• An understanding of the issues of communications an information sources for environmental sustainability in the wider planning context, local, regional, national and international.

Intended Skill Outcomes

• An ability to take a methodological and integrated approach to managing and participating in different mediums of communications and information sourcing. With a focus on using the acquired skills in a planning related field or profession.

Teaching Methods

Teaching Activities
Category Activity Number Length Student Hours Comment
Guided Independent StudyAssessment preparation and completion174:0074:00N/A
Scheduled Learning And Teaching ActivitiesLecture32:006:00N/A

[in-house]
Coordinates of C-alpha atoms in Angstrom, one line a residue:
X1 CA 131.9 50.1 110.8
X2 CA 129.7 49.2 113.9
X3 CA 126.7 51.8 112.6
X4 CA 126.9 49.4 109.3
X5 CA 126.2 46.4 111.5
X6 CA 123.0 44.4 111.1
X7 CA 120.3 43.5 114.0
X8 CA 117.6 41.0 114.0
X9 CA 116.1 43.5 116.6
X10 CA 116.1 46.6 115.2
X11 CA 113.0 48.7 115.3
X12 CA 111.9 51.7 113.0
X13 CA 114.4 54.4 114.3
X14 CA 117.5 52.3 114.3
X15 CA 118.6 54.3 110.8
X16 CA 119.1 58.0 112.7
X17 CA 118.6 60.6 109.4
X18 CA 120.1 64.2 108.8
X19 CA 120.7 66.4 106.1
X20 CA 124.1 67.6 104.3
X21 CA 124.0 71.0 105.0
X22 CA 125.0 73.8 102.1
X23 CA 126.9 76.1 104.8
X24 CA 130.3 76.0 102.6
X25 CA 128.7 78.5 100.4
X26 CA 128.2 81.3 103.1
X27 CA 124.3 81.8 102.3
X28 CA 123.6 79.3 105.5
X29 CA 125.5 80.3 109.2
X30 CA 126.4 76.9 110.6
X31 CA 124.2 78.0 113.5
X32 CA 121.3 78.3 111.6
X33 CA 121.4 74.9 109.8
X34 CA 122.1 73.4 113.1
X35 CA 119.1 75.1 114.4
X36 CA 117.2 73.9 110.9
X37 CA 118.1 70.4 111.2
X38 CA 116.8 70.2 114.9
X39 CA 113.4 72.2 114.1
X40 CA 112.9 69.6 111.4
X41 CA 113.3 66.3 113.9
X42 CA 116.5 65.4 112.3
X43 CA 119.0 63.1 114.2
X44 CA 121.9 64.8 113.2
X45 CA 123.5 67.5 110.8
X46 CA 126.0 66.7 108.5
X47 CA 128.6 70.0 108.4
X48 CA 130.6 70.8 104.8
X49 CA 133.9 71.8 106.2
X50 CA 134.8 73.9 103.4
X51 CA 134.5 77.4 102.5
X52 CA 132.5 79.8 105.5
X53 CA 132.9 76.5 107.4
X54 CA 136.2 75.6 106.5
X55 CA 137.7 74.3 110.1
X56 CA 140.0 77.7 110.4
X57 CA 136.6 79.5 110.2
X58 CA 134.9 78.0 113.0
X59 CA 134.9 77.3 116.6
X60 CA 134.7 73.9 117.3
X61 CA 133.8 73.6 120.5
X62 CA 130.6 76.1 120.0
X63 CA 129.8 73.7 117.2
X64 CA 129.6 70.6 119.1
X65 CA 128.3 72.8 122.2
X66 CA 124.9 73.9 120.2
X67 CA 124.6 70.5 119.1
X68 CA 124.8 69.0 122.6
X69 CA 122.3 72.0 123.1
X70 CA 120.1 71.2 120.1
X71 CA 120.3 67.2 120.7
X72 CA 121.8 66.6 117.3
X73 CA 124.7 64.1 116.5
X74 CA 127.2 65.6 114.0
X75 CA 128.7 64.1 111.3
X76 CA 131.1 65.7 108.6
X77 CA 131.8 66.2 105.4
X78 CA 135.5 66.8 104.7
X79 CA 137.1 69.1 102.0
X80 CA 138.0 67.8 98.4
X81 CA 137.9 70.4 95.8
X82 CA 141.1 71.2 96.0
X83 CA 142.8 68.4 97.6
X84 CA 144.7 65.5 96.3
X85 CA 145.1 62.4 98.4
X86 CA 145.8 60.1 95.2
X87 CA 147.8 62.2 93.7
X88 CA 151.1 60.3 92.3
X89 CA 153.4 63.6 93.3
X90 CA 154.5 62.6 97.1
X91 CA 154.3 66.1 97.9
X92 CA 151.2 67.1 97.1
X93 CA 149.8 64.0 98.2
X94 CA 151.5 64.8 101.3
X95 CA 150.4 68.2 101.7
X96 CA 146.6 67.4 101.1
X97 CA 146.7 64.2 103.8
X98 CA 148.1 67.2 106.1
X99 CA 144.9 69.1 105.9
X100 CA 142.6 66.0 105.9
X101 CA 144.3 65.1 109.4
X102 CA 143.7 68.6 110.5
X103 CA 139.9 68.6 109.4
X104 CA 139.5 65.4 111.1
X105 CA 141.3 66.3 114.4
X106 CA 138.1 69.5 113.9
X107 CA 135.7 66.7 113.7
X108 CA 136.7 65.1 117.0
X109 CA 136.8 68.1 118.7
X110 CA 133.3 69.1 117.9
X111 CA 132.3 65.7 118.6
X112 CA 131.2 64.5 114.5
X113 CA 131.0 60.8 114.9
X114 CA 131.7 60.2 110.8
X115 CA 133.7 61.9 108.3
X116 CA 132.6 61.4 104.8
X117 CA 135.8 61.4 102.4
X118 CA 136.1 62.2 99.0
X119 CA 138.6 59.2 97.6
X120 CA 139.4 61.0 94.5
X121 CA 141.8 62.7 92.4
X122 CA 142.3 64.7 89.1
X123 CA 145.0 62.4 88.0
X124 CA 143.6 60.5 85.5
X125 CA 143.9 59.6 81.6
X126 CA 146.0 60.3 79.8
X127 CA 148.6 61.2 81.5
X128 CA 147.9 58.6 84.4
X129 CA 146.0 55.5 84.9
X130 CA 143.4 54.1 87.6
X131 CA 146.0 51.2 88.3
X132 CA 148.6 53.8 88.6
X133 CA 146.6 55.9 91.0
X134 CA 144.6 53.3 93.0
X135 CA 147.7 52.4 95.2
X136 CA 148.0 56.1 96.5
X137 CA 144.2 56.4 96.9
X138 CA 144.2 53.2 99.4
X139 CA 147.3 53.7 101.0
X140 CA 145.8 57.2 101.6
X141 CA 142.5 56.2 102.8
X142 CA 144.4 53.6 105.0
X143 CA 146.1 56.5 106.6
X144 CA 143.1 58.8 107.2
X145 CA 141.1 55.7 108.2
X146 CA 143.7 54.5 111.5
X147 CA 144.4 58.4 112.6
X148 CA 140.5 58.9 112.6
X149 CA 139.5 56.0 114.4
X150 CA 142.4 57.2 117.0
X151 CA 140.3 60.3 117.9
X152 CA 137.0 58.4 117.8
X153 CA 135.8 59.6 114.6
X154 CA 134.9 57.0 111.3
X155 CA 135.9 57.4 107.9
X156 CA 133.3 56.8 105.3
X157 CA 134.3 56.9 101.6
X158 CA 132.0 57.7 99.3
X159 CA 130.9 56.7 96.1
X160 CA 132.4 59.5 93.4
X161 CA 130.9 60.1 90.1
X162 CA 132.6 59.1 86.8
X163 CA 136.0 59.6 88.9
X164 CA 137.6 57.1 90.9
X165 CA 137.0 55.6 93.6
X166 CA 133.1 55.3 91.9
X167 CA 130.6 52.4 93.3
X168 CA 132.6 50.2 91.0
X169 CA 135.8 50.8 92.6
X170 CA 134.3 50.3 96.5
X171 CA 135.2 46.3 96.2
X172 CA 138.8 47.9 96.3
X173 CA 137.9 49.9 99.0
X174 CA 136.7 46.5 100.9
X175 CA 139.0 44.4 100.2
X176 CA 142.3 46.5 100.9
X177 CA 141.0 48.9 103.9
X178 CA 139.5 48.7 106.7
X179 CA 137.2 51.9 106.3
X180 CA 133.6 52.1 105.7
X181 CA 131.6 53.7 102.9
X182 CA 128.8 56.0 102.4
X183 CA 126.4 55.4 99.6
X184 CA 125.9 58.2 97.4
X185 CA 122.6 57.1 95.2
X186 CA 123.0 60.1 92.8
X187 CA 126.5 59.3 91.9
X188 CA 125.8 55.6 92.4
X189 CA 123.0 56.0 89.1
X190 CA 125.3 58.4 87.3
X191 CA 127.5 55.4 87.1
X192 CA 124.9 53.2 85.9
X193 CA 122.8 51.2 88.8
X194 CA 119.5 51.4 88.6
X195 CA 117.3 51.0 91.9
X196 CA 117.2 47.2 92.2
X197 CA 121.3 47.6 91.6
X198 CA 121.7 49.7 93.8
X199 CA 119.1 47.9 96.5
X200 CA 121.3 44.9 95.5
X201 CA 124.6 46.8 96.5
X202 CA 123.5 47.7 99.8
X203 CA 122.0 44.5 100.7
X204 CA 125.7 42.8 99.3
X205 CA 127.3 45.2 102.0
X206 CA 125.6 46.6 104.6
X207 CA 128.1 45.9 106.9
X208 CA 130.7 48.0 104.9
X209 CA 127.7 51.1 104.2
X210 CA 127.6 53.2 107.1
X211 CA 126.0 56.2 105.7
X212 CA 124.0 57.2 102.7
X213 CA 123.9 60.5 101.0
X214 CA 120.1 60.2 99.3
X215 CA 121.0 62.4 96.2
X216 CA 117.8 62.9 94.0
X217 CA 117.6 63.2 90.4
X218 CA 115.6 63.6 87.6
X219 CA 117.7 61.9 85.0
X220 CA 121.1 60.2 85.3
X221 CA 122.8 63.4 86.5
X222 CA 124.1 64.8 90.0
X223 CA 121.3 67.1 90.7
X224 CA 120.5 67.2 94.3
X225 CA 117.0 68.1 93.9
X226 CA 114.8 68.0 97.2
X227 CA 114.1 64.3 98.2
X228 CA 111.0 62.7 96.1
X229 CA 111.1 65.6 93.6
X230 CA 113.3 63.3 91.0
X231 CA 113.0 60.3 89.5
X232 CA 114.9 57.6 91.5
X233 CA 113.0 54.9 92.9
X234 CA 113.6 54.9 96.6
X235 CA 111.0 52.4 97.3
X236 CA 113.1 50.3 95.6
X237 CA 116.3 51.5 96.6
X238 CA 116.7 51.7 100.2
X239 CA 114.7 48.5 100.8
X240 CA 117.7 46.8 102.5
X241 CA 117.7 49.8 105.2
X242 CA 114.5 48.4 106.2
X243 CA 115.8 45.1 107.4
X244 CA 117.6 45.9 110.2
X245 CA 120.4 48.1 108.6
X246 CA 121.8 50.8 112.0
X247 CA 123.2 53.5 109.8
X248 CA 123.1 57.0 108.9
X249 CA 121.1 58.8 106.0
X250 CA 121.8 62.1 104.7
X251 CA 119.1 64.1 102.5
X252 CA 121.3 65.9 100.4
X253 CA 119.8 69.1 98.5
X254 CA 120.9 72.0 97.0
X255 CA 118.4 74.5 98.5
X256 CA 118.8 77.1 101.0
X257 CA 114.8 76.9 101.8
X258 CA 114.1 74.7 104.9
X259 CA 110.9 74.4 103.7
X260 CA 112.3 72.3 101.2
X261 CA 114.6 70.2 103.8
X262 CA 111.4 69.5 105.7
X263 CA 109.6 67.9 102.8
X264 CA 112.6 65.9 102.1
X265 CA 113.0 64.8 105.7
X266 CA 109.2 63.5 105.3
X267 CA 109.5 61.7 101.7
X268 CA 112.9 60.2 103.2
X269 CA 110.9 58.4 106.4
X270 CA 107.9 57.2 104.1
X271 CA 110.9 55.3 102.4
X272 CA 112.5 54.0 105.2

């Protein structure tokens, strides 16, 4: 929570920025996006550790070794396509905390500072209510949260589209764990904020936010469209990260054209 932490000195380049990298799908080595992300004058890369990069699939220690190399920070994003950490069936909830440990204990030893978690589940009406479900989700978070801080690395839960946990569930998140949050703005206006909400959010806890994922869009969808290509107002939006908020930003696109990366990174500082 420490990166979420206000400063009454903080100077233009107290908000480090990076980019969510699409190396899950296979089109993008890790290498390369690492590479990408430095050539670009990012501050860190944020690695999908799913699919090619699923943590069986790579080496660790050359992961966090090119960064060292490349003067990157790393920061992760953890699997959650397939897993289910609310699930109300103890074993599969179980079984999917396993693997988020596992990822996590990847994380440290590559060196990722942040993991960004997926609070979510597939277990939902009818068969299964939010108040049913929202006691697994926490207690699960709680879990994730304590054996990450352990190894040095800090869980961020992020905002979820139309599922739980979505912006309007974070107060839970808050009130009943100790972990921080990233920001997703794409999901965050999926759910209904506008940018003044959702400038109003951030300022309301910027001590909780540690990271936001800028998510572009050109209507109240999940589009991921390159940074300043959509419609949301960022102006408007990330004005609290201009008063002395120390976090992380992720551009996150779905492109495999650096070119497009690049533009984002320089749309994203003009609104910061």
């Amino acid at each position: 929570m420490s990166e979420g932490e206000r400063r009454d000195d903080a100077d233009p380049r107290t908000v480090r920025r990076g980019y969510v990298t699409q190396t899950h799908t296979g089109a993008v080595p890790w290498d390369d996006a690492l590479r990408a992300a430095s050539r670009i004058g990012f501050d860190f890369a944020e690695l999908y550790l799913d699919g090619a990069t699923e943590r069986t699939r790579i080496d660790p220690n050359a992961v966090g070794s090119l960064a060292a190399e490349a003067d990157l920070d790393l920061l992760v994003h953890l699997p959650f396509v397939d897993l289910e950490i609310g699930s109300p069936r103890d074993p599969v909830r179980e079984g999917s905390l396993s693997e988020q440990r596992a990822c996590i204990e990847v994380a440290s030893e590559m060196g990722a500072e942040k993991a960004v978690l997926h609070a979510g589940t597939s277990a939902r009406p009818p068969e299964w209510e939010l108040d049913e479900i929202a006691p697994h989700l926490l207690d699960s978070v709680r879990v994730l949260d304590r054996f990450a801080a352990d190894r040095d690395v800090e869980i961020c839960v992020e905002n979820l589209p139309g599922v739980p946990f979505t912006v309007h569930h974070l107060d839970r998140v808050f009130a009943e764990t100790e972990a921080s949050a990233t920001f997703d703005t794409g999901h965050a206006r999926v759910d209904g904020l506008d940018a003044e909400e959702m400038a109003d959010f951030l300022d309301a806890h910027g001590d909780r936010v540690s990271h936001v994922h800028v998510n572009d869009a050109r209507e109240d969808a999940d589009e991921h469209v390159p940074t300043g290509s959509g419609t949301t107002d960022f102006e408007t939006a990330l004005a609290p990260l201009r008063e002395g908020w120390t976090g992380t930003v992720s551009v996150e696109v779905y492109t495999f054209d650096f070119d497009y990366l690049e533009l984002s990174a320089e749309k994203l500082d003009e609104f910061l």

Scheduled Learning And Teaching ActivitiesSmall group teaching21:002:00Briefing and feedback sessions
Scheduled Learning And Teaching ActivitiesWorkshops62:0012:00Student led
Scheduled Learning And Teaching ActivitiesScheduled on-line contact time32:006:00Online assessment, feedback sessions on interactive diary
Total100:00
Teaching Rationale And Relationship

Seminar sessions will provide students with an overview of theoretical concepts, previous research, and the development of the field. Specialist input will provide a variety of views on the subject.
Workshops will encourage students to contribute through in-class discussions and presentations; participation will focus on an on-going survey of sources, and include students’ own consumption and production of knowledge through an interactive diary (blog). Participation is essential in this module since a range of theories, methodologies, and contexts will be explored, it is important that students engage with the sources and in discussions in order to critically assess these issues